529 Plan Pitfalls for Grandparents
A grandparent-owned 529 college savings plan is not reported as either a parent’s or a student’s asset on the FAFSA, but distributions from the 529 plan must be reported as student income on the following year’s FAFSA. Therefore, owning a 529 account for your grandchild will not affect your grandchild’s eligibility for need-based financial aid, but actually using the account to pay for college expenses could have a negative impact in the subsequent year when you file for FAFSA again.
Most financial aid offices interpret the rules as requiring distributions from grandparent-owned 529s to be included as student income, even when the distributions are not reportable for federal income taxes (i.e. they are tax-free).
This aspect of a 529 plan is far less understood. Distributions from grandparent-owned 529 plans are technically considered a gift to the student and are treated as untaxed income for financial aid purposes, which can impact a student’s aid eligibility by up to 50% of the distribution. This is because students are expected to contribute 50 cents of every dollar of income toward the college bills (after an allowance of about $6,000).
So having an asset in the form of a 529 plan account that is owned by the grandparent does not count as an asset in the student’s EFC, but if the grandparent makes a distribution from that 529 plan to help the grandchild pay for college, that distribution will be considered untaxed income of the student when the student completes the aid forms the following year. (For related reading, see: 6 Life Events That Call for Professional Financial Advice.)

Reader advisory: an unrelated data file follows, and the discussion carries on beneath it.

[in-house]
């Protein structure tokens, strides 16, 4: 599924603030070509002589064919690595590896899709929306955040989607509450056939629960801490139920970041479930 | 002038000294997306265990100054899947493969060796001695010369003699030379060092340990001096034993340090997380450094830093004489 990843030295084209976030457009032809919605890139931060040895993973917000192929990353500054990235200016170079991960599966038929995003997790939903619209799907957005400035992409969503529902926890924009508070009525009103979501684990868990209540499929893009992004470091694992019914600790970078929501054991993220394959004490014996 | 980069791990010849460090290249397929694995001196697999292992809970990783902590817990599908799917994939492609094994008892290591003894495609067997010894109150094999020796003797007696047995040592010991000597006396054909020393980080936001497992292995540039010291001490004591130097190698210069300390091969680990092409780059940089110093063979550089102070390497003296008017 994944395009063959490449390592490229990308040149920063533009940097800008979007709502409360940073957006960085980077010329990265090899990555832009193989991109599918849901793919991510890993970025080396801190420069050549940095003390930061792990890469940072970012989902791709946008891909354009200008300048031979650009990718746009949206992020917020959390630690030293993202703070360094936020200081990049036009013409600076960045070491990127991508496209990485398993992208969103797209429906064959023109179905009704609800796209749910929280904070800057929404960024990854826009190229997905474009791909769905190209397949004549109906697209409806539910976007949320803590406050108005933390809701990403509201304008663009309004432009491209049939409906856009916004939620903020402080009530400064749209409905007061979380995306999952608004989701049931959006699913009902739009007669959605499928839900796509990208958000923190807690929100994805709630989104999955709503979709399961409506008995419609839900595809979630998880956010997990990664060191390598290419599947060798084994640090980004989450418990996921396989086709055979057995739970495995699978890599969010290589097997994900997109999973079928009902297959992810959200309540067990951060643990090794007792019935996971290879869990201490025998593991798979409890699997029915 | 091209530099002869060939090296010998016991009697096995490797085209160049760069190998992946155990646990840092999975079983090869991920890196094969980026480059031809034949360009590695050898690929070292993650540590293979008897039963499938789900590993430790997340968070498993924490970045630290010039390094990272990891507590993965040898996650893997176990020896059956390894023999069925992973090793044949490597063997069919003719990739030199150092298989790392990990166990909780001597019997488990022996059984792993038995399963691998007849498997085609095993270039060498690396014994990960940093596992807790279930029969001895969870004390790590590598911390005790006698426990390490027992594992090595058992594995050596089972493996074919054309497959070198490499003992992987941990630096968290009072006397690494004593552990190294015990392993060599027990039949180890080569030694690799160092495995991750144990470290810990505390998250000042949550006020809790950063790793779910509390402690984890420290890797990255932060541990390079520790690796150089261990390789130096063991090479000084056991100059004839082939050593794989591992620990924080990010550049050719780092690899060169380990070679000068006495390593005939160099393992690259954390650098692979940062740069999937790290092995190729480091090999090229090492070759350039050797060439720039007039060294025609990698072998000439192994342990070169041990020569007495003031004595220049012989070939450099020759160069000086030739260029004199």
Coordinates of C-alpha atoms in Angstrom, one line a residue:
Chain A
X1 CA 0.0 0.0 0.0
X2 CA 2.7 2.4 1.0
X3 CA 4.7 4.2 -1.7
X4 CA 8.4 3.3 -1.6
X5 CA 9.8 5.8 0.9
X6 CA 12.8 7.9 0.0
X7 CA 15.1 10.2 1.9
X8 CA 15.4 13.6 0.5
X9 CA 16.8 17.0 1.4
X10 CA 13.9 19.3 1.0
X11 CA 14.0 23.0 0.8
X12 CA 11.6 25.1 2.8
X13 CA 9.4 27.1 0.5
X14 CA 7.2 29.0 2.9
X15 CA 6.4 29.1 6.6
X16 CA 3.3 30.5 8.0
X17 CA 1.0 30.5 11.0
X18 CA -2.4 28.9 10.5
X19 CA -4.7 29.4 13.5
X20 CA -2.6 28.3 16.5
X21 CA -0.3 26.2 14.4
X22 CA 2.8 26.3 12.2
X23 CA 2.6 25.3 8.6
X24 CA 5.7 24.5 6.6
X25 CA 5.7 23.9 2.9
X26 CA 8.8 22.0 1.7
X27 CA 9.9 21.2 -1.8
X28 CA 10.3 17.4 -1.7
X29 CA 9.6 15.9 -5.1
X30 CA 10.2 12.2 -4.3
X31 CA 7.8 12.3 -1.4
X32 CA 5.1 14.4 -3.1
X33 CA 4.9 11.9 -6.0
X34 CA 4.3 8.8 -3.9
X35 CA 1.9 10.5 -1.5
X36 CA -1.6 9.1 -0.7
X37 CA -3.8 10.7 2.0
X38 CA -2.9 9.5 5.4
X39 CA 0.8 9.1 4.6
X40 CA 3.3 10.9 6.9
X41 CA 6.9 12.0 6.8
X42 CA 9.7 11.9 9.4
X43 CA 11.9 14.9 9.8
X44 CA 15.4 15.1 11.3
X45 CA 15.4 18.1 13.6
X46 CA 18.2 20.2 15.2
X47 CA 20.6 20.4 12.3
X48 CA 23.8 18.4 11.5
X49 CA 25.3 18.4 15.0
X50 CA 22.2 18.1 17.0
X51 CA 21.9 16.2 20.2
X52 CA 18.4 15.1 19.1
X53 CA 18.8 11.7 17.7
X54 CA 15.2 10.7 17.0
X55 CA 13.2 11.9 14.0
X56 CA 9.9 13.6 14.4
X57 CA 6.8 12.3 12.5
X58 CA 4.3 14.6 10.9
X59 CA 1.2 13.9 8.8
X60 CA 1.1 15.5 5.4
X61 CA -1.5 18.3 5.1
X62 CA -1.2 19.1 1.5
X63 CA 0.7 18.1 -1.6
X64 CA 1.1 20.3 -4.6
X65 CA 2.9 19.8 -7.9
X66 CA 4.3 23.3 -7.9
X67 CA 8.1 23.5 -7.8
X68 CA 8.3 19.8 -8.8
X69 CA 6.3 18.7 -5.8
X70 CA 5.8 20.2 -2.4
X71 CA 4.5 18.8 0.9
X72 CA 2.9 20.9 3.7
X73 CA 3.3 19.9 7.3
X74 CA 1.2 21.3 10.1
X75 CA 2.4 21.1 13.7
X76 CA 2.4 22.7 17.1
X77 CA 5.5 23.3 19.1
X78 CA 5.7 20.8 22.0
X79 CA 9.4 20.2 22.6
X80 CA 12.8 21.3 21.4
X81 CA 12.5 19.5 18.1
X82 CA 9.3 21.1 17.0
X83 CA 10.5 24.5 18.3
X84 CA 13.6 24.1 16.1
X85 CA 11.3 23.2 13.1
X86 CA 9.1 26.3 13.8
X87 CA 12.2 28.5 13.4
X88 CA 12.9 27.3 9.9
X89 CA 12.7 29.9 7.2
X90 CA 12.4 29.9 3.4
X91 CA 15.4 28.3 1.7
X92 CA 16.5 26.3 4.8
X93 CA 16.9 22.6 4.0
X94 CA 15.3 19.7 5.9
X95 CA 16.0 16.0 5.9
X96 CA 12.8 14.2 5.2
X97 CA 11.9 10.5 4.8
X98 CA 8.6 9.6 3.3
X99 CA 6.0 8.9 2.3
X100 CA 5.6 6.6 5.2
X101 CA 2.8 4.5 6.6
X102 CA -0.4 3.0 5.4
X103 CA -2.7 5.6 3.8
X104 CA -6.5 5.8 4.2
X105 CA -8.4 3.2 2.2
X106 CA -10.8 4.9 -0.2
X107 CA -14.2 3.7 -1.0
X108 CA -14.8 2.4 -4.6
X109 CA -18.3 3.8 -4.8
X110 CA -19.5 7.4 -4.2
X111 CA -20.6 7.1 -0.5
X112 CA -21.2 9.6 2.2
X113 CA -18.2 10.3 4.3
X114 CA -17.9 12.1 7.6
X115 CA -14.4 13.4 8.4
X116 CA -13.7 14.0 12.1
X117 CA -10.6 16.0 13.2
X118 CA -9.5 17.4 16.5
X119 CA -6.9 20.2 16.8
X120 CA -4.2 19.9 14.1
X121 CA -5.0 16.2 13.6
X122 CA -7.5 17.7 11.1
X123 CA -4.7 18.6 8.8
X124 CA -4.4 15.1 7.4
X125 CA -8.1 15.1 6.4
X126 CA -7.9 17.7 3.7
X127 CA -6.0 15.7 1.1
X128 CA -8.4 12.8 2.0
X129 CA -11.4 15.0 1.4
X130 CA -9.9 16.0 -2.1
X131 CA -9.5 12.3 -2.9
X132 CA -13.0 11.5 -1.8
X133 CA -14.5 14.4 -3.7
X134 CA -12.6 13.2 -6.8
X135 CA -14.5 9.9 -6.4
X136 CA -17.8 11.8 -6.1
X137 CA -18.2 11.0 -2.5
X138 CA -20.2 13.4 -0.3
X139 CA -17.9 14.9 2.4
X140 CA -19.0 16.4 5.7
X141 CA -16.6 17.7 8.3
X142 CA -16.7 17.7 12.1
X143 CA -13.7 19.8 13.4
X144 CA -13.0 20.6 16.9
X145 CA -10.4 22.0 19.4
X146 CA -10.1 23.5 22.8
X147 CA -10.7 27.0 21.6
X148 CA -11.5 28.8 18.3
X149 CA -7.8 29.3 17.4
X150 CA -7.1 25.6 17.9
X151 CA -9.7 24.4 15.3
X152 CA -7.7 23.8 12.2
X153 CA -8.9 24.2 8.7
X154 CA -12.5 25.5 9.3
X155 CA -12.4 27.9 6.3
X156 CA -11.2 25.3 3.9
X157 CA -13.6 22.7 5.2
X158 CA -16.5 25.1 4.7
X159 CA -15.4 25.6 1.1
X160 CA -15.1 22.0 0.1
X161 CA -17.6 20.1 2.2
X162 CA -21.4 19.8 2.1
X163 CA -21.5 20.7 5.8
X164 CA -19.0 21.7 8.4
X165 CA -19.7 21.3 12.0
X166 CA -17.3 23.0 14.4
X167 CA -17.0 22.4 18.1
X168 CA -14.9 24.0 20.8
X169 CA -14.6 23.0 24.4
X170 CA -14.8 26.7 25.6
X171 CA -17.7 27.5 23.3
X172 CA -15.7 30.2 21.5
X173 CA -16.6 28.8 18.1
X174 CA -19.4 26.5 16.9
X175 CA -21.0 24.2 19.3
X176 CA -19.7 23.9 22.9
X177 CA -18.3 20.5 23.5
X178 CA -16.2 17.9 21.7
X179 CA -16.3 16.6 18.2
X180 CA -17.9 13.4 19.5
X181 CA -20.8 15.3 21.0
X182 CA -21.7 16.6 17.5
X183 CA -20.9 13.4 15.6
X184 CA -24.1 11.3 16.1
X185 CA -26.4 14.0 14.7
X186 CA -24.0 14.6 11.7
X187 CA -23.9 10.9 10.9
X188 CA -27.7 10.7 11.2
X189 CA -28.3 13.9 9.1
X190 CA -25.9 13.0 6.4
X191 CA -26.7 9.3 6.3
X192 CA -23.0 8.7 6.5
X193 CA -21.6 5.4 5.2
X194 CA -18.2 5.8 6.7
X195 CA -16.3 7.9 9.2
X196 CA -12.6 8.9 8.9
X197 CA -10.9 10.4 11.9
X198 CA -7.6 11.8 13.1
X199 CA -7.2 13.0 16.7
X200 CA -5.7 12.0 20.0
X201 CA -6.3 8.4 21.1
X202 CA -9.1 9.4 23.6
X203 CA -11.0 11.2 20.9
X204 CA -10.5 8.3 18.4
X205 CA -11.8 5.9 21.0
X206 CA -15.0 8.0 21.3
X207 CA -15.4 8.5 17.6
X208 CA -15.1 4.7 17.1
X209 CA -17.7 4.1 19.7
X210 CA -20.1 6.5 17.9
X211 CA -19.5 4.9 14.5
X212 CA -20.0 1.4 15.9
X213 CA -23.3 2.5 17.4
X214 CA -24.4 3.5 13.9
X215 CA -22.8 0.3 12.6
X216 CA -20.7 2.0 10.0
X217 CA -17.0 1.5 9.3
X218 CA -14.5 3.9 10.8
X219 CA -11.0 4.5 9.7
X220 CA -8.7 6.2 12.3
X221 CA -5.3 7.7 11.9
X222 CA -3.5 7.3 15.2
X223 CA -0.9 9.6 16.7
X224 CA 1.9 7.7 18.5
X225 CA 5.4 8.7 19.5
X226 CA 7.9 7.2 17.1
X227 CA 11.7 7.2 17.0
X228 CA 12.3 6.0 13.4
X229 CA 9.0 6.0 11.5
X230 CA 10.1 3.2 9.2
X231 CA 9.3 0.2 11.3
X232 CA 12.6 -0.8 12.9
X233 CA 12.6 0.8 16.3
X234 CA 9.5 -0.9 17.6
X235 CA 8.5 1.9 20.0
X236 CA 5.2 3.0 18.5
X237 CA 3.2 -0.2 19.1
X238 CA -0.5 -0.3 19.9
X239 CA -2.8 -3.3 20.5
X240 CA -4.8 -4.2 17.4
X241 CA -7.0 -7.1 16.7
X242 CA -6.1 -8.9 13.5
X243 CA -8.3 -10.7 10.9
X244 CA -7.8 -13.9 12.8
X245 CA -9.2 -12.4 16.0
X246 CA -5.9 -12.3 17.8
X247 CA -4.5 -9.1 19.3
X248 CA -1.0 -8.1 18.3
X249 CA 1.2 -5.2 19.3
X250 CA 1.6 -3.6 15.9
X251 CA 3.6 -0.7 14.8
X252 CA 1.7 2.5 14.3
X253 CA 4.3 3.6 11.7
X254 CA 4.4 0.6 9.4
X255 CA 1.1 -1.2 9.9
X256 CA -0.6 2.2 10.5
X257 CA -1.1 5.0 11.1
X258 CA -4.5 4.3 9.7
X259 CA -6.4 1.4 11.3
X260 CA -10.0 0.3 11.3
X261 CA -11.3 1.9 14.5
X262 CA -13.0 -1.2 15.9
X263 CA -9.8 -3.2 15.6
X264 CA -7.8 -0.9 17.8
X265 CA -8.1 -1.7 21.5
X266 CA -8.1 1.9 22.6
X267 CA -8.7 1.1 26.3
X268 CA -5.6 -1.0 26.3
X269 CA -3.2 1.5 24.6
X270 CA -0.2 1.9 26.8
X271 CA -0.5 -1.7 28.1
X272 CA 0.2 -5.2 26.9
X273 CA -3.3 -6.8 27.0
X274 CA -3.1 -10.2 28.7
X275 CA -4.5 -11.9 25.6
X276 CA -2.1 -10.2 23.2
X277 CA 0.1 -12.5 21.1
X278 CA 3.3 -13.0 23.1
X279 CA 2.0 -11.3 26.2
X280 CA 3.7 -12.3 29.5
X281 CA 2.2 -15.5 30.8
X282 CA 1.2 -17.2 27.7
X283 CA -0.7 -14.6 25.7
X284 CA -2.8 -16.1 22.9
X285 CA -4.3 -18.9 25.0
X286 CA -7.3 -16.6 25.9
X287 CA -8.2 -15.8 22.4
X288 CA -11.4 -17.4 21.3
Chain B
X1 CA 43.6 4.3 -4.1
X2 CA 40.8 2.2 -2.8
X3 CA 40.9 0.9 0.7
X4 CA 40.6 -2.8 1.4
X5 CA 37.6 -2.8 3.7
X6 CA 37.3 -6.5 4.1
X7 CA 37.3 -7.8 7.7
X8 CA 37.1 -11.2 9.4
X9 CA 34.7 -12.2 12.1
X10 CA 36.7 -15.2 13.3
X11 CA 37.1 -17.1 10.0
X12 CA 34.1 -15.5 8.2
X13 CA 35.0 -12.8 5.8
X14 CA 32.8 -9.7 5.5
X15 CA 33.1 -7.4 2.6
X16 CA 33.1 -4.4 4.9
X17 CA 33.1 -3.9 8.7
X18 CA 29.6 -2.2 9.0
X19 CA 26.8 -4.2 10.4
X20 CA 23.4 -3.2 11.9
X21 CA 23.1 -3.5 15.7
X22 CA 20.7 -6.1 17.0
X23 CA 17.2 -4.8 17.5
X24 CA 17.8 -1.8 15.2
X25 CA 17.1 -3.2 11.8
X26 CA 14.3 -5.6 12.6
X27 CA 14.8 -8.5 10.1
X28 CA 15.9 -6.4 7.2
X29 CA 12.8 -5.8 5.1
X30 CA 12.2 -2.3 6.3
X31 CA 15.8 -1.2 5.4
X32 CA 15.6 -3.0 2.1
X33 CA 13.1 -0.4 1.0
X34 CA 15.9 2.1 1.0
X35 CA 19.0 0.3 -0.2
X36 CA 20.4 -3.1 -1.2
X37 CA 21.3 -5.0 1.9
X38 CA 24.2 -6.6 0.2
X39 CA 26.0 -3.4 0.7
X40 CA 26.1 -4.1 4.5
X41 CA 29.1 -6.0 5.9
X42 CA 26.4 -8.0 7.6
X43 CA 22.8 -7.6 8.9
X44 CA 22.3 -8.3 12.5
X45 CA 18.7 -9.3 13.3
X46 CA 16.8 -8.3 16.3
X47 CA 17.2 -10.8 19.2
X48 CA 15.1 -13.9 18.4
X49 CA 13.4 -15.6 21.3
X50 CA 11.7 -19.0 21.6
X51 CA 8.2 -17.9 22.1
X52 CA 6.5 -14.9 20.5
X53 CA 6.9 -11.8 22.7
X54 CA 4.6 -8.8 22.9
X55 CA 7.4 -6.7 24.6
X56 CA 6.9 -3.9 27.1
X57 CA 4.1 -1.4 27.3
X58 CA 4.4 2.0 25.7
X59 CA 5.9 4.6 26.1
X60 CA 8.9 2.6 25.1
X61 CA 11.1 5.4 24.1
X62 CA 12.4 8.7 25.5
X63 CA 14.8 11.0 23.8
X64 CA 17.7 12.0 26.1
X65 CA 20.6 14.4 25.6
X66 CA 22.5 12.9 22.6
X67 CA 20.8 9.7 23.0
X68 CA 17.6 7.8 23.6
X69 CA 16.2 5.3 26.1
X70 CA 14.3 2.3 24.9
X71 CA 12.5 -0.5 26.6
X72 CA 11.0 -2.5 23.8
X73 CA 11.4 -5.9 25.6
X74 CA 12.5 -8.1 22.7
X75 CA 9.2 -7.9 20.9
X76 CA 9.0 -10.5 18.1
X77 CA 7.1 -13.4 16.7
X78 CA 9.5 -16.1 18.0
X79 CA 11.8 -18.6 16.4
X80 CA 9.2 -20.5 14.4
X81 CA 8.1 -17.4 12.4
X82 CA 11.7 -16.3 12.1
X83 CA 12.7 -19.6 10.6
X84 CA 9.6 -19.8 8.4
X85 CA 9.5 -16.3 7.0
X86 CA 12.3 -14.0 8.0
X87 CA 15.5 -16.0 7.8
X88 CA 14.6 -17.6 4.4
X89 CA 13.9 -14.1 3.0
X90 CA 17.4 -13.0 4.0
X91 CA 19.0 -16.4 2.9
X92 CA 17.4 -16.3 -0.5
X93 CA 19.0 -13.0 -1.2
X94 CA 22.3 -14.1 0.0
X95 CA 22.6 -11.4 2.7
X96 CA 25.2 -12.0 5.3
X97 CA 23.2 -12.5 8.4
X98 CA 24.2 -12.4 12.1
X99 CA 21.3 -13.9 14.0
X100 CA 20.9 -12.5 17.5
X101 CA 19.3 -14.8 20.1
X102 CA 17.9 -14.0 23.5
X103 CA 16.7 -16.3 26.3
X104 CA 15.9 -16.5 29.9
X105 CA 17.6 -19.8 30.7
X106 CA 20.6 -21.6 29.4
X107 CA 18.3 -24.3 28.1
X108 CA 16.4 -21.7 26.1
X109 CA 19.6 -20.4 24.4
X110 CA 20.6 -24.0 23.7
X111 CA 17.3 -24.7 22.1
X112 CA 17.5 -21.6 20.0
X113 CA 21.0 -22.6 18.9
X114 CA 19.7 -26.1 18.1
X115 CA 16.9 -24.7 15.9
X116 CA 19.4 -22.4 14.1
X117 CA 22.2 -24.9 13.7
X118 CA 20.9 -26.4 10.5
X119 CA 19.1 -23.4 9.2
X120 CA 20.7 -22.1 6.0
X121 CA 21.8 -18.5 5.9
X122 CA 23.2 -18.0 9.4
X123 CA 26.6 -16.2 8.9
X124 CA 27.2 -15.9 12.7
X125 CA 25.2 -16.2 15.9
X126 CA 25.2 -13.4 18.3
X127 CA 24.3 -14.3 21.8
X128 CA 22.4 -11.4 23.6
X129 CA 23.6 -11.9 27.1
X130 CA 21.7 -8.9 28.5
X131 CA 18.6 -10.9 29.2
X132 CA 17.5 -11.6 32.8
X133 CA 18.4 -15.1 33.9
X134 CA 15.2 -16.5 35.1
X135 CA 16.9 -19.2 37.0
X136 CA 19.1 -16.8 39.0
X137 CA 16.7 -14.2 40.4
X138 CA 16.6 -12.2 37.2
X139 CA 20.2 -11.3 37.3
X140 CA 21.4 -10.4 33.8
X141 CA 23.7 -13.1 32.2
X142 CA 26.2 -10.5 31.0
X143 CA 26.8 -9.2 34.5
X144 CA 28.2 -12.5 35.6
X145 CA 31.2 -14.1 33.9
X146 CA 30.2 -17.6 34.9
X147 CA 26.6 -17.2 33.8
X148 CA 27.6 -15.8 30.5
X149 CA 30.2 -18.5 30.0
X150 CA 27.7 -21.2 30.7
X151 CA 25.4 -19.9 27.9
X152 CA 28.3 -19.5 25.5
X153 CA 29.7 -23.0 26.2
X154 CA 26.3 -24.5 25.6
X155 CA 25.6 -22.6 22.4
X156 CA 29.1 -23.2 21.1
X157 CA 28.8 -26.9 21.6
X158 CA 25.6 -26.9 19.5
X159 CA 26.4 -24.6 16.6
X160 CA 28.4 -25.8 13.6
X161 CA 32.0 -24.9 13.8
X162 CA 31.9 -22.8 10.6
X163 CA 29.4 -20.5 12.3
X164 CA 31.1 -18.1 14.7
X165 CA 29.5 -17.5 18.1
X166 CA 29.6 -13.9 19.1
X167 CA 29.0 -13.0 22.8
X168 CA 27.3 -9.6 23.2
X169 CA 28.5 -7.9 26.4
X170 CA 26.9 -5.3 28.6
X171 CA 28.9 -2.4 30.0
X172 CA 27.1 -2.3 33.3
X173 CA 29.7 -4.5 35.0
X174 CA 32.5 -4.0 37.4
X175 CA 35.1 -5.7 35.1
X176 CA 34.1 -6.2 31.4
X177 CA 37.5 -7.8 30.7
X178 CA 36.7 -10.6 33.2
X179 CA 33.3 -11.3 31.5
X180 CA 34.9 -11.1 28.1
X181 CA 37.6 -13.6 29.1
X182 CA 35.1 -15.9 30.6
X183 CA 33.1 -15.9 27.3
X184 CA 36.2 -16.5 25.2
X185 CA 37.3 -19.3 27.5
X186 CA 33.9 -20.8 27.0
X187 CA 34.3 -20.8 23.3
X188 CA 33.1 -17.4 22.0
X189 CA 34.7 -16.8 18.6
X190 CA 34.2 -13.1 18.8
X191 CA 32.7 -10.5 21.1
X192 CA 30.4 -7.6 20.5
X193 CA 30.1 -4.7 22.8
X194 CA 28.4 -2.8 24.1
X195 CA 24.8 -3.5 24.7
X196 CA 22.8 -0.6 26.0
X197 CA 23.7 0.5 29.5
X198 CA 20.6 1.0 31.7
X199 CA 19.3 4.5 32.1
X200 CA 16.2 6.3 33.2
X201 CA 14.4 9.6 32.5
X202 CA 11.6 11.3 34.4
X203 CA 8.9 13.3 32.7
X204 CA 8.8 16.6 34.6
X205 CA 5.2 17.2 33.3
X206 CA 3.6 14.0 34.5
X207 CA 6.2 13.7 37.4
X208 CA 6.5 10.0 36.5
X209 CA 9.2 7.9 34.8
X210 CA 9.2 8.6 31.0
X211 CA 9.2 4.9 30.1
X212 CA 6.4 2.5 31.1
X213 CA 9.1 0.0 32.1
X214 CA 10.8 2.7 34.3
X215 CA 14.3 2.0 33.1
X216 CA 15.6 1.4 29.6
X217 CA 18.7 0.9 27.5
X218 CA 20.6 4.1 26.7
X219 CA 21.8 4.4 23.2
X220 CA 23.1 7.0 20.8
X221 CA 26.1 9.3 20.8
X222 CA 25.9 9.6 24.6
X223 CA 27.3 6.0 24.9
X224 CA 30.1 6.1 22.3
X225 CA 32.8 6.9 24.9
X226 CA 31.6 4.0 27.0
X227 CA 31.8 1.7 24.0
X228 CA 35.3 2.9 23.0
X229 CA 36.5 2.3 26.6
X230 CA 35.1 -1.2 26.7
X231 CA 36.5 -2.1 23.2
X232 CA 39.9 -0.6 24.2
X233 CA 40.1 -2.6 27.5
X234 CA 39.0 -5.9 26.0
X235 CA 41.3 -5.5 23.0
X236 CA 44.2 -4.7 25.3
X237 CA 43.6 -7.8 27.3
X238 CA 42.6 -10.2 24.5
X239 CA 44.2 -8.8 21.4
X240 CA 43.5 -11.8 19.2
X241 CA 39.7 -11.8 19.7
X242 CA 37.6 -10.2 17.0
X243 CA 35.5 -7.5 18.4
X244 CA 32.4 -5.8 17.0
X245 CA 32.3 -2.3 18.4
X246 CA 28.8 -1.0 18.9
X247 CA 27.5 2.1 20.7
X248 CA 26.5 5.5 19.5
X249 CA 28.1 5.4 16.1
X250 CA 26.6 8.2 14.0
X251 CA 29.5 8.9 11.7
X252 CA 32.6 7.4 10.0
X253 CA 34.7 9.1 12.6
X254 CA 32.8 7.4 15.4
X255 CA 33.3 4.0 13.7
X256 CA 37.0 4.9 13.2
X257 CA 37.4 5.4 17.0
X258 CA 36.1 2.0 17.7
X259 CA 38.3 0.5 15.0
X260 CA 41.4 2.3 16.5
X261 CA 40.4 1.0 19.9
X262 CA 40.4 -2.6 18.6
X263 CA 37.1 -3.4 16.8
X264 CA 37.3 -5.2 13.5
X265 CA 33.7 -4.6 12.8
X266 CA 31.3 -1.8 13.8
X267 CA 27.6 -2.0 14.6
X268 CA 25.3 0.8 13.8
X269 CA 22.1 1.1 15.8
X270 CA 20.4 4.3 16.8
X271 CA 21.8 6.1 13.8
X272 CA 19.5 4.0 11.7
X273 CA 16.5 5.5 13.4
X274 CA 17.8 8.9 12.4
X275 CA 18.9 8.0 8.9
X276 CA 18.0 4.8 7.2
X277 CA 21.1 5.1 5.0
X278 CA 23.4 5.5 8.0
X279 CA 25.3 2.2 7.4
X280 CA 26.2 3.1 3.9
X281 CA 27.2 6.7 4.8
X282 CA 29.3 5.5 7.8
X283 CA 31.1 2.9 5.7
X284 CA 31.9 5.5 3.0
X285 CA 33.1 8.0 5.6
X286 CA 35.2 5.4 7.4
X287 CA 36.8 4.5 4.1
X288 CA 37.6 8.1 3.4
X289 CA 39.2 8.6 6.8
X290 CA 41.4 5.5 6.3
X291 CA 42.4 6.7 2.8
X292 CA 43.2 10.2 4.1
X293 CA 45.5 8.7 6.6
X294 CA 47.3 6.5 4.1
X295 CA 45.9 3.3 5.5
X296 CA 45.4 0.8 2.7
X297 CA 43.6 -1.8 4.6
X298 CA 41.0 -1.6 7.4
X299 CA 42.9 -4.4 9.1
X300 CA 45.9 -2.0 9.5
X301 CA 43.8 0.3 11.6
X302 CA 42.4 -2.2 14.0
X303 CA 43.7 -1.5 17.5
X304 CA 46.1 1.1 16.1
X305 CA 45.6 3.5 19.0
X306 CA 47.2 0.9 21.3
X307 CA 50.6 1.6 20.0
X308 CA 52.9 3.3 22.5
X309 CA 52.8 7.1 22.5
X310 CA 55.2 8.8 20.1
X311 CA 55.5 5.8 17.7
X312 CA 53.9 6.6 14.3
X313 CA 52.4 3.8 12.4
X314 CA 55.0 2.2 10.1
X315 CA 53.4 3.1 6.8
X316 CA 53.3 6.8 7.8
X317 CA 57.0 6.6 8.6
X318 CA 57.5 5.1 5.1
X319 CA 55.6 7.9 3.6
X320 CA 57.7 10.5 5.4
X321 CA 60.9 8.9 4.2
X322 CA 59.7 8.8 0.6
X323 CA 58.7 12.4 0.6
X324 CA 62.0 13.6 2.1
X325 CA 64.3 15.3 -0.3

Easing the Impact
Here are a couple of possible solutions, but keep in mind each person’s circumstance is different; you should consult your tax advisor in order to review what your best solution may be. To minimize the possible impact on financial aid:
- You could wait to withdraw money from the grandparent-owned 529 until the final financial aid form has been filed for the student’s sophomore year of college.
- Another possible solution is to switch the owner to the parent of the student or the student themselves (the latter can bring up a host of other issues and should be considered carefully). Assets in parent-owned 529s are calculated at up to 5.6%, after an allowance of about $30,000 to $50,000, but withdrawals are not reported as income to the child. Therefore, the student will not be penalized as they would if it was distributed from the grandparents 529 plan under FAFSA.